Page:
The most common type of gun confiscated by pol...

(Photo credit: Wikipedia)

Mass murders, defined as four or more people killed, occur with unfortunate regularity in the United States. These murders typically involve guns—most likely for the obvious reason that guns make killing much easier. The latest incident to grab the public’s attention was a shooting in a Washington Navy yard in which twelve people were murdered. As with each such horrible event, the gun cycle has been restarted.

As always, some people demand that “something be done” while others rush to head off any attempts to actually do something that might involve guns. As with each previous cycle, this one will slowly spin down and lose the eye of the public. Until the next shooting.

I have written so many times about guns and violence that I suspect that I do not have anything new to say about the matter. From what I have heard, seen and read, it seems like the same is true of other people.

In defense of guns, people trot out the usual line about it being people that kill rather than guns. This is, obviously enough, a true claim: guns are tools that people sometimes use to kill other people. Guns do not engage in murder by themselves. Another way to look at it is that it is true that guns do not commit gun crimes—people do. Of course, the same is true about drug crimes: drugs do not commit drug crimes—people do.

While muttering about guns not killing sounds callous when bullet ridden corpses so recently lay on the ground, this approach does have some merit. After all, when people do kill people with guns, there is some reason (a causal chain) behind it and this reason is not simply that the person had a gun. Rather, they have the gun and use it for reasons (in the sense of there being causes).

In the case of the latest alleged shooter, there seems to be evidence of mental health issues, such as his allegedly telling the police about voices and attempts to beam messages to him with microwaves. He also had a police record that included “minor” gun incidents, such as shooting a coworker’s tire and discharging a firearm through his ceiling into the apartment above. Despite all this, he was still able to legally purchase a gun and even keep his security access to military bases.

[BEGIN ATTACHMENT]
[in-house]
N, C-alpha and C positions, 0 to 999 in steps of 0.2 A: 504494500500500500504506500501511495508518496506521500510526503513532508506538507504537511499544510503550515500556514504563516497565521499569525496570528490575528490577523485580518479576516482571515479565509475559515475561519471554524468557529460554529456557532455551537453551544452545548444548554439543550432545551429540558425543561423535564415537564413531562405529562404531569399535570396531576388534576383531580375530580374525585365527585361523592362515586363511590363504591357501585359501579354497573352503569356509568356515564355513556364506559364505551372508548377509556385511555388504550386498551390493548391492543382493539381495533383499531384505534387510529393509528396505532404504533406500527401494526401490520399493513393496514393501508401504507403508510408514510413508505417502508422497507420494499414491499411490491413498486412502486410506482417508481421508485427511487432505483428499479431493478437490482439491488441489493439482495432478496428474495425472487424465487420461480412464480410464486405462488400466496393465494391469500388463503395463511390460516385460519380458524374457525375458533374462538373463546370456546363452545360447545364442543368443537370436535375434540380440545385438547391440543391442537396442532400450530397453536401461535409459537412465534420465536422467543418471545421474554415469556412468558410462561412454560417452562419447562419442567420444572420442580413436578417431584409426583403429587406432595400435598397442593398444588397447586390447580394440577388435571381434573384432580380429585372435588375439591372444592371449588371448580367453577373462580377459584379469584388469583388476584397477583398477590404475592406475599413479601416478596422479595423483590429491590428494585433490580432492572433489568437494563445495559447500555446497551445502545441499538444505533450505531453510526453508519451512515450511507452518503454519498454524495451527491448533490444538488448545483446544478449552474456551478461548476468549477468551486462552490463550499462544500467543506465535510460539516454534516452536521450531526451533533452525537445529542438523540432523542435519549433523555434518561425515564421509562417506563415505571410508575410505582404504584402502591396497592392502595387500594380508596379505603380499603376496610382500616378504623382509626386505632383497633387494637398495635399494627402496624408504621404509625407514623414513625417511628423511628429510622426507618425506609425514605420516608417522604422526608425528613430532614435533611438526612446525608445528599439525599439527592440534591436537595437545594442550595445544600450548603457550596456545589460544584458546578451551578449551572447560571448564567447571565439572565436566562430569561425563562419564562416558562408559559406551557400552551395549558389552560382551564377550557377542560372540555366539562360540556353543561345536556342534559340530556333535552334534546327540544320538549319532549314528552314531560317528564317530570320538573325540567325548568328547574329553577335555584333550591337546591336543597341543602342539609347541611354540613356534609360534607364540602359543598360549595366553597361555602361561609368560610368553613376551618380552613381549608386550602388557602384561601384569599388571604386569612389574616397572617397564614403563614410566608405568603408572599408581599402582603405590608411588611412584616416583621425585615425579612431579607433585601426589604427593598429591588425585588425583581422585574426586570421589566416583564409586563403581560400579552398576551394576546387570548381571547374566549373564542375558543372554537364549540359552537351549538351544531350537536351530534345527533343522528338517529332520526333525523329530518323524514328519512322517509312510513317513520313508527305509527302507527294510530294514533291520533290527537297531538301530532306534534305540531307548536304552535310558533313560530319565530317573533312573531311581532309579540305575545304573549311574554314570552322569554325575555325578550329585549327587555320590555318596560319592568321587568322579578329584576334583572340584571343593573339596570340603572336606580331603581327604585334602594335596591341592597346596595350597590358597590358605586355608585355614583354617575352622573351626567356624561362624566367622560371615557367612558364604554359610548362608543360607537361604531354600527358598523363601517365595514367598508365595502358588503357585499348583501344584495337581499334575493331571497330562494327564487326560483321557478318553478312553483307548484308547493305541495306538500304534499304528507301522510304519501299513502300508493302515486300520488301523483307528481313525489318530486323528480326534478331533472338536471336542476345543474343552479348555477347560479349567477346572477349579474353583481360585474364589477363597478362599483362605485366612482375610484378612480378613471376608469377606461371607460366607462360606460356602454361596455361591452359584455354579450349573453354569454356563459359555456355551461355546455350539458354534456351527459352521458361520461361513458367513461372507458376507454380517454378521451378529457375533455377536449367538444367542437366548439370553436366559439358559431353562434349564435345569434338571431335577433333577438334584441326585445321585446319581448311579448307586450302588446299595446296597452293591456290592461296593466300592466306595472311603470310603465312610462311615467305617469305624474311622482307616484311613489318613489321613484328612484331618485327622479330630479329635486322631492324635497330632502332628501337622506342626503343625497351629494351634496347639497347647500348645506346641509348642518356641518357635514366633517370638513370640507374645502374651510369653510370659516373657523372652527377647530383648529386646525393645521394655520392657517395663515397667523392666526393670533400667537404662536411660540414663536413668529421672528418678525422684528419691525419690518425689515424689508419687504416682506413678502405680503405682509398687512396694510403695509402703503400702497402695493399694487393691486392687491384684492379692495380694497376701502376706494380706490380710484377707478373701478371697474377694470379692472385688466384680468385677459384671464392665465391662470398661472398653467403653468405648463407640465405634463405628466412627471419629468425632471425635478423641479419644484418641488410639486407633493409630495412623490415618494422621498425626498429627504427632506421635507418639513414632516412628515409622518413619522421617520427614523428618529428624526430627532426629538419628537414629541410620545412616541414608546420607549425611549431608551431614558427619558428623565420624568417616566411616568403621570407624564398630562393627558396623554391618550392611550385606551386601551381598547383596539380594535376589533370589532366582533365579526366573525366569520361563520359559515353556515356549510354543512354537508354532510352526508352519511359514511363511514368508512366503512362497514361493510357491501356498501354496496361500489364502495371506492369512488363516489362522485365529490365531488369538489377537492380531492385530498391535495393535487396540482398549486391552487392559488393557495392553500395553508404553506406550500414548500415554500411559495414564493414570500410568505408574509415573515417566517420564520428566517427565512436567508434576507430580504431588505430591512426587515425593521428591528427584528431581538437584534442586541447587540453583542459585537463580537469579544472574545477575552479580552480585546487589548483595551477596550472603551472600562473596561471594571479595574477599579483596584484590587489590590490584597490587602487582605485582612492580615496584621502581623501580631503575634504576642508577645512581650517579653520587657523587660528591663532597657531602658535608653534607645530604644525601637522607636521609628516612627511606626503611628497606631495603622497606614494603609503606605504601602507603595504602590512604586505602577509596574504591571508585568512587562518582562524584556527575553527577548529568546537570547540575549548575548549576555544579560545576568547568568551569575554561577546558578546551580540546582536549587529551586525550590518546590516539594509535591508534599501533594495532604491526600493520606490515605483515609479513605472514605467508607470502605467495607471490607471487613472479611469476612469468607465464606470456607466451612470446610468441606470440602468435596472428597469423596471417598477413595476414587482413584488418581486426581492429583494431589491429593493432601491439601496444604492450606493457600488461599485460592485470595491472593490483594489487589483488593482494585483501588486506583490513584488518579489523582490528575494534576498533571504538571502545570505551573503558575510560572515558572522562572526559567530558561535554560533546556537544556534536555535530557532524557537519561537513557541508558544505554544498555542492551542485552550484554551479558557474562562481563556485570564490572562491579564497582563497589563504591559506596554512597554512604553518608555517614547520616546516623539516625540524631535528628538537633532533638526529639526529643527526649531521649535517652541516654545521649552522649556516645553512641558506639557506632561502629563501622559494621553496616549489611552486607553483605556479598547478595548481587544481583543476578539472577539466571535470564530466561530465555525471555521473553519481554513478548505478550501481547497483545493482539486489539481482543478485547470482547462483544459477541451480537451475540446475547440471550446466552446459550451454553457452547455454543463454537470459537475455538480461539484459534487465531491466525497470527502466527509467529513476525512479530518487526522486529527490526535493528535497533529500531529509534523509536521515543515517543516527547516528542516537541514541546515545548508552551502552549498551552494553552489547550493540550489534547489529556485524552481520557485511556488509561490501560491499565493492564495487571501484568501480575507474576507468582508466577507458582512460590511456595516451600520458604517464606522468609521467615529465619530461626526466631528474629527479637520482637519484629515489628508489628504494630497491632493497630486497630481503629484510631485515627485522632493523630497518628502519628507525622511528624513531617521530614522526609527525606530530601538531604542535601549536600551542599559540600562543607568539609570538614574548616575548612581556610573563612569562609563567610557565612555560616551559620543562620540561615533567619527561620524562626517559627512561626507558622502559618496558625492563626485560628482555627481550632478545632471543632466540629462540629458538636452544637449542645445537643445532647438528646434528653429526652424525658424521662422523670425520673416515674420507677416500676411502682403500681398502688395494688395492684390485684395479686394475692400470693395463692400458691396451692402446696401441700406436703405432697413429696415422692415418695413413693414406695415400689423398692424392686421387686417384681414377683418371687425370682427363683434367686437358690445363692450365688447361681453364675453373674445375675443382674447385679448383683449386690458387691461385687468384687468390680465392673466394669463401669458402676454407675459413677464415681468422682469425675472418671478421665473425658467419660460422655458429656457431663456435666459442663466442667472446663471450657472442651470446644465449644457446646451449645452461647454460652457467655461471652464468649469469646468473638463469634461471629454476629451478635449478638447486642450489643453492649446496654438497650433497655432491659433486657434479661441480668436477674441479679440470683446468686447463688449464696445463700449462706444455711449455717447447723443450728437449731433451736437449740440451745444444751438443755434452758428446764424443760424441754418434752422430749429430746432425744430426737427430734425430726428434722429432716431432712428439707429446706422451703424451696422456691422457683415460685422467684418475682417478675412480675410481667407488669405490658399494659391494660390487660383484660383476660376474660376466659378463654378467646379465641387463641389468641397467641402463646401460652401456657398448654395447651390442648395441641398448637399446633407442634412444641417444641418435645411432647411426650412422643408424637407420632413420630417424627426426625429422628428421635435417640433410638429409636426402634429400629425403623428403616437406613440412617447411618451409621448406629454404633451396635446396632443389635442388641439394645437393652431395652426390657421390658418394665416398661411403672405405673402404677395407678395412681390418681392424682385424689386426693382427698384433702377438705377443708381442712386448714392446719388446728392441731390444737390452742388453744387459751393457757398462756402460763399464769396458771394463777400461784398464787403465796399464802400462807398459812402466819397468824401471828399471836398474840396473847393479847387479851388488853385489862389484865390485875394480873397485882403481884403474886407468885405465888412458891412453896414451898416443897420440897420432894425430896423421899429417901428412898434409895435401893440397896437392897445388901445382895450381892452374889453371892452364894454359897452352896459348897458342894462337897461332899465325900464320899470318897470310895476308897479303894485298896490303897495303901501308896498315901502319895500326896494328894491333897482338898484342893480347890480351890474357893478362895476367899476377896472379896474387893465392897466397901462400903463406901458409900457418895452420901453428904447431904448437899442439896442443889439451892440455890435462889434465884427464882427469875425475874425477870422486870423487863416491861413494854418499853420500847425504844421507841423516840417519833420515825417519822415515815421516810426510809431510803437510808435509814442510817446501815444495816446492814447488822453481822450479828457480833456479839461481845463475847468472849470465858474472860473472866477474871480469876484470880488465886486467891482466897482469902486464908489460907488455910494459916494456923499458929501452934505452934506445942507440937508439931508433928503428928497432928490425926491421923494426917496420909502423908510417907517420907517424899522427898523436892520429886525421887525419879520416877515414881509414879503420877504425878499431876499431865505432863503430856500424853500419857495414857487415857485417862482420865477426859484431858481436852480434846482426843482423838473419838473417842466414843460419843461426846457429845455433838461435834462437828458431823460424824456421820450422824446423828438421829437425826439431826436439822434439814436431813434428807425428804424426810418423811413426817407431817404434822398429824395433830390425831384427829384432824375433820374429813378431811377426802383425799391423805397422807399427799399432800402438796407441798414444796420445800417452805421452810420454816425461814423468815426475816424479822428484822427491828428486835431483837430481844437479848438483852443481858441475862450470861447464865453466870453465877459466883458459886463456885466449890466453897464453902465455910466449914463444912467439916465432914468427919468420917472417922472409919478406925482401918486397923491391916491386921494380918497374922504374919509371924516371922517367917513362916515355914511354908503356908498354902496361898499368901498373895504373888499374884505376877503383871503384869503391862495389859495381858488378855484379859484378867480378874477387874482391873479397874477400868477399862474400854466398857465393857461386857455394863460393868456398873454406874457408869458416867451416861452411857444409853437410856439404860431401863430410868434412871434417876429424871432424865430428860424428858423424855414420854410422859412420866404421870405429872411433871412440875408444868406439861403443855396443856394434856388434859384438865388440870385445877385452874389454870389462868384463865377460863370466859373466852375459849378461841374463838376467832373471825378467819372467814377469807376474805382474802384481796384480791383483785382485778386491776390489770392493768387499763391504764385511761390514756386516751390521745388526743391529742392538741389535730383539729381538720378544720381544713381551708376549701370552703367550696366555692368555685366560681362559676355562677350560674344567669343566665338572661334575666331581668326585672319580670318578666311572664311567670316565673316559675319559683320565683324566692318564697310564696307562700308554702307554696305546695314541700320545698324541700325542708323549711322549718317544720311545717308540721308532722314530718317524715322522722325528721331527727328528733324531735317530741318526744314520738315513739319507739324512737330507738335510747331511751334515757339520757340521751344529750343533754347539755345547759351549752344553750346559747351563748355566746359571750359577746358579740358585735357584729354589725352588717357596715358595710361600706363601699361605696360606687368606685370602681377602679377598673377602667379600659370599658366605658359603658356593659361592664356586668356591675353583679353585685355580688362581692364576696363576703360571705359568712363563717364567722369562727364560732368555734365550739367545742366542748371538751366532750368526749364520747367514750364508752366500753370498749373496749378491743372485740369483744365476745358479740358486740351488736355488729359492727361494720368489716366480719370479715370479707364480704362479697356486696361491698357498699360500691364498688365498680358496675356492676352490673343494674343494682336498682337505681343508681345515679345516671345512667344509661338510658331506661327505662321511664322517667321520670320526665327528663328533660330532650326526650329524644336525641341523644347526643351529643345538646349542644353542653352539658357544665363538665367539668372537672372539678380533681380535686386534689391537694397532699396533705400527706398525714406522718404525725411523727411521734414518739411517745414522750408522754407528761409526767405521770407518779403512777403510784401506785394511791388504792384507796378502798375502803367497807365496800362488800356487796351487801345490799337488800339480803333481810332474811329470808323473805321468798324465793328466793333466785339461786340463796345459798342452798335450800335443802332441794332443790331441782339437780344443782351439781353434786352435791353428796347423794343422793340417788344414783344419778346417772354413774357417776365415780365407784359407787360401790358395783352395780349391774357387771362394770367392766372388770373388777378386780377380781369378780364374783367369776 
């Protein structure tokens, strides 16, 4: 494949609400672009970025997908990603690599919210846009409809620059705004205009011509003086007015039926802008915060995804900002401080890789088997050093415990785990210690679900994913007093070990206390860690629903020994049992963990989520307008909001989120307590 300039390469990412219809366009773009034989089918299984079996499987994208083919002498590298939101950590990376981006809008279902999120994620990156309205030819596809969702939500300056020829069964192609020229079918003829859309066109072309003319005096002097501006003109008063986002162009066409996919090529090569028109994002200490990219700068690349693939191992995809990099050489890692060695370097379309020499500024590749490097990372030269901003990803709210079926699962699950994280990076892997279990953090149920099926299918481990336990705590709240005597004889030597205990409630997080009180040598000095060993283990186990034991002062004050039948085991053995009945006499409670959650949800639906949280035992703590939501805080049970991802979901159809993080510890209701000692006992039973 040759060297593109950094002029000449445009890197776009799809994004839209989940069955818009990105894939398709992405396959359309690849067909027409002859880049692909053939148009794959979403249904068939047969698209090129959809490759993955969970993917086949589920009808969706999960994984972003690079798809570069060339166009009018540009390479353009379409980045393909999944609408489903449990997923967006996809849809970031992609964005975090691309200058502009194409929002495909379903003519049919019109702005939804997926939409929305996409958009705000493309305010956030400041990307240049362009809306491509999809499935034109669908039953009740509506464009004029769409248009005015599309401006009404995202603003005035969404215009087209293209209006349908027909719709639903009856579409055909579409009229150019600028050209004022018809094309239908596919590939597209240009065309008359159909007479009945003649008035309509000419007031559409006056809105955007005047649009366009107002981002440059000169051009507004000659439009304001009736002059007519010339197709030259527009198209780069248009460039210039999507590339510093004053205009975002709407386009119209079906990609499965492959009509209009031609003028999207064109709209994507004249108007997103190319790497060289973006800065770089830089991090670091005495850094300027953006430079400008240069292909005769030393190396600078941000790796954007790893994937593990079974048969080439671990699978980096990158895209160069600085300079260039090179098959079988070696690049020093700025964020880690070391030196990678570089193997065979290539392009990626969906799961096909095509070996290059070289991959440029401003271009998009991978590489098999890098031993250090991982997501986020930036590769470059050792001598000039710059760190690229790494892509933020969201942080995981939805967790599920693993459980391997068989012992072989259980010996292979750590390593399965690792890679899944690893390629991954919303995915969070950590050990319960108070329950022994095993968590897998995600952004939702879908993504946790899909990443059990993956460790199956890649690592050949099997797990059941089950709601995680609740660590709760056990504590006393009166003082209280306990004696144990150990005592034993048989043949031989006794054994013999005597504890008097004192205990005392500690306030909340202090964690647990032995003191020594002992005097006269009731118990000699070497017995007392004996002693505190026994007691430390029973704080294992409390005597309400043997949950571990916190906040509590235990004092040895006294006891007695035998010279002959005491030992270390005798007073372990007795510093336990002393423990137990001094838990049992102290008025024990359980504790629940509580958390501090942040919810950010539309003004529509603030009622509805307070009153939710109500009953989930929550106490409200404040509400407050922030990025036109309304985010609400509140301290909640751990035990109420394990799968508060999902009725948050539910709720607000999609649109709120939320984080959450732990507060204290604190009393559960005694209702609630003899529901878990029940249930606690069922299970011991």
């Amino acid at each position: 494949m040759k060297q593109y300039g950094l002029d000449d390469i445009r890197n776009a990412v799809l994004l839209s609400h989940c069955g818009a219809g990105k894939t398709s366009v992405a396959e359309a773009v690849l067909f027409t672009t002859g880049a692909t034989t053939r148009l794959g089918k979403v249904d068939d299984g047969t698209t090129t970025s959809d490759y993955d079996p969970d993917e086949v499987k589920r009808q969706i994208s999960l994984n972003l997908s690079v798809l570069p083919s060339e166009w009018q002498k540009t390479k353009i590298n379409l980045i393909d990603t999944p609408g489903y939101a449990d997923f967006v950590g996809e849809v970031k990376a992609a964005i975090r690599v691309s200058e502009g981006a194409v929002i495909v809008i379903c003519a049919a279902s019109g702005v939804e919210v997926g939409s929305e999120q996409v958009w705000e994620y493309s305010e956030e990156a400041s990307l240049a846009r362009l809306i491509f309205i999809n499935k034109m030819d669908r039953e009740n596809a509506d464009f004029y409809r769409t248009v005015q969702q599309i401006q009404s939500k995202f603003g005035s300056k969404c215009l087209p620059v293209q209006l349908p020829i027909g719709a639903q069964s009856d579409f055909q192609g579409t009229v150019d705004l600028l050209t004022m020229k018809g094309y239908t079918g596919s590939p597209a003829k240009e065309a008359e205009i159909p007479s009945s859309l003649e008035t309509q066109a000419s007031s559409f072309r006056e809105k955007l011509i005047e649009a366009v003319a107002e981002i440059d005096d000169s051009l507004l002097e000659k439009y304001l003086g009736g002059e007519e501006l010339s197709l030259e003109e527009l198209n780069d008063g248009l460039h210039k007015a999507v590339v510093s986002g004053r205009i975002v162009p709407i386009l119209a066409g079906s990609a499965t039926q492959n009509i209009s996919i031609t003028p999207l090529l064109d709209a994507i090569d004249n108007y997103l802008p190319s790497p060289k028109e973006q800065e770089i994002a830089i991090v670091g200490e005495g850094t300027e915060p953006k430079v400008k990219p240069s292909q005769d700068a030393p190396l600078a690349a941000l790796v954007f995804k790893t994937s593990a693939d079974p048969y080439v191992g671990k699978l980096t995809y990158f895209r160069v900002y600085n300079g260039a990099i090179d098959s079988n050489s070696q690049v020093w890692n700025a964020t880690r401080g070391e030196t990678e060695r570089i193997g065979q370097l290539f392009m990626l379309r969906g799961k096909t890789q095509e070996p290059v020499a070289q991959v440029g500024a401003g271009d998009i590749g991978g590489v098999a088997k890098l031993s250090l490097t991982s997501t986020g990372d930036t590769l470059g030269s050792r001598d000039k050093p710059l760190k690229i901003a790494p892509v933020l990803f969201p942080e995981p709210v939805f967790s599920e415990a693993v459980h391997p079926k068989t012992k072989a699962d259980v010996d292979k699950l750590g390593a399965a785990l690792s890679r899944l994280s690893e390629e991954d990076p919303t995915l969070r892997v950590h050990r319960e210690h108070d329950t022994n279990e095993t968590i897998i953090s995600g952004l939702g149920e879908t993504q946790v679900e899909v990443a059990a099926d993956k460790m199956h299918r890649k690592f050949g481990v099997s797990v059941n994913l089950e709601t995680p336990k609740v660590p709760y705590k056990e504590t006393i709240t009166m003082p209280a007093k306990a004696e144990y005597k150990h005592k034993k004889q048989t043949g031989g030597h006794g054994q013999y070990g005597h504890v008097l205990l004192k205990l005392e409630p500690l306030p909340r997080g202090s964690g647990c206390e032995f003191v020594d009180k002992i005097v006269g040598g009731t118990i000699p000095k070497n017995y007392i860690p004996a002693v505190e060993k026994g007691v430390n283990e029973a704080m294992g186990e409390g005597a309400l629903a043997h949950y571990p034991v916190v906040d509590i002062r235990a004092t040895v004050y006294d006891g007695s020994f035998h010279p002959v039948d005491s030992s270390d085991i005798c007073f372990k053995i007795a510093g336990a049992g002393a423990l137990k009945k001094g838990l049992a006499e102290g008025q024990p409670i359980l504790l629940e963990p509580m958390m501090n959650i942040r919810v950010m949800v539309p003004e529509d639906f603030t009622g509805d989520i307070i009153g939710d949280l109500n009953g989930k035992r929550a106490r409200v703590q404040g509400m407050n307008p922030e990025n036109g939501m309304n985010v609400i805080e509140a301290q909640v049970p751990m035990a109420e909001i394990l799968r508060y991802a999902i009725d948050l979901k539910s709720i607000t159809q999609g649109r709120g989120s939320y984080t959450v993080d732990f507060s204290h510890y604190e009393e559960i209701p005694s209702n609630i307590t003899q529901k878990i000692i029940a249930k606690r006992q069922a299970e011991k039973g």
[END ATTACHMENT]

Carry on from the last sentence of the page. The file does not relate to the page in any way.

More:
Looking back at other shootings, some of them are similar in that the shooter had mental issues that were known but did not reach a level at which legal action could be taken. This, of course, suggests that changing the laws would be a potential solution. However, the obvious concern is that the majority of people who fall below the level at which legal action can be taken to deny them guns never engage in violence. I have written extensively about this before and hold to the same position, namely that denying people their rights requires more than just the mere possibility that they might do something.

It is interesting and disturbing to note that it is worth considering that our entire society is mentally deranged. This point was made quite some time ago by Emma Goldman in her essay on anarchism. She noted that we are like animals in captivity and our behavior is deranged by the conditions that are imposed on us by those who hold power. We face a society with grotesque inequalities, ethical problems, drug abuse (which is both a cause and effect), little social support and great stress. Most people who are ground down by this situation break down in non-violent ways, but it is hardly a shock that some people respond with violence. If this is the case, then the violence is a symptom of a greater disease and gun laws would fail to address the disease itself—although they could make gun violence less likely.

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Can Everyone be Wealthy?

Emma Goldman

Emma Goldman (the tattoo, not the person)/

It is sometimes asked whether or not everyone can be wealthy. This depends, obviously enough, on what is meant by “wealthy.” Determining what “wealthy” means requires sorting out the nature of wealth.

As might be imagined, there is a fair amount of debate about the true nature of  personal wealth.  While this oversimplifies things, a fairly standard view of wealth is that it consists of the net economic value of a person’s assets minus their liabilities. To be a bit more specific, these assets typically include possessions (cars, guns, art, computers, books, appliances, and so on), monetary resources (cash, for example) and capital resources. Not everyone buys into the stock view, of course. For example, Emma Goldman claimed that “real wealth consists in things of utility and beauty, in things that help to create strong, beautiful bodies and surroundings inspiring to live in. But if man is doomed to wind cotton around a spool, or dig coal, or build roads for thirty years of his life, there can be no talk of wealth.” As another example, some thinkers include non-economic goods (such as knowledge) within the realm of wealth. To keep thing simple and within our current economic system, I will limit the discussion to the “stock” account of wealth (that is, economic assets).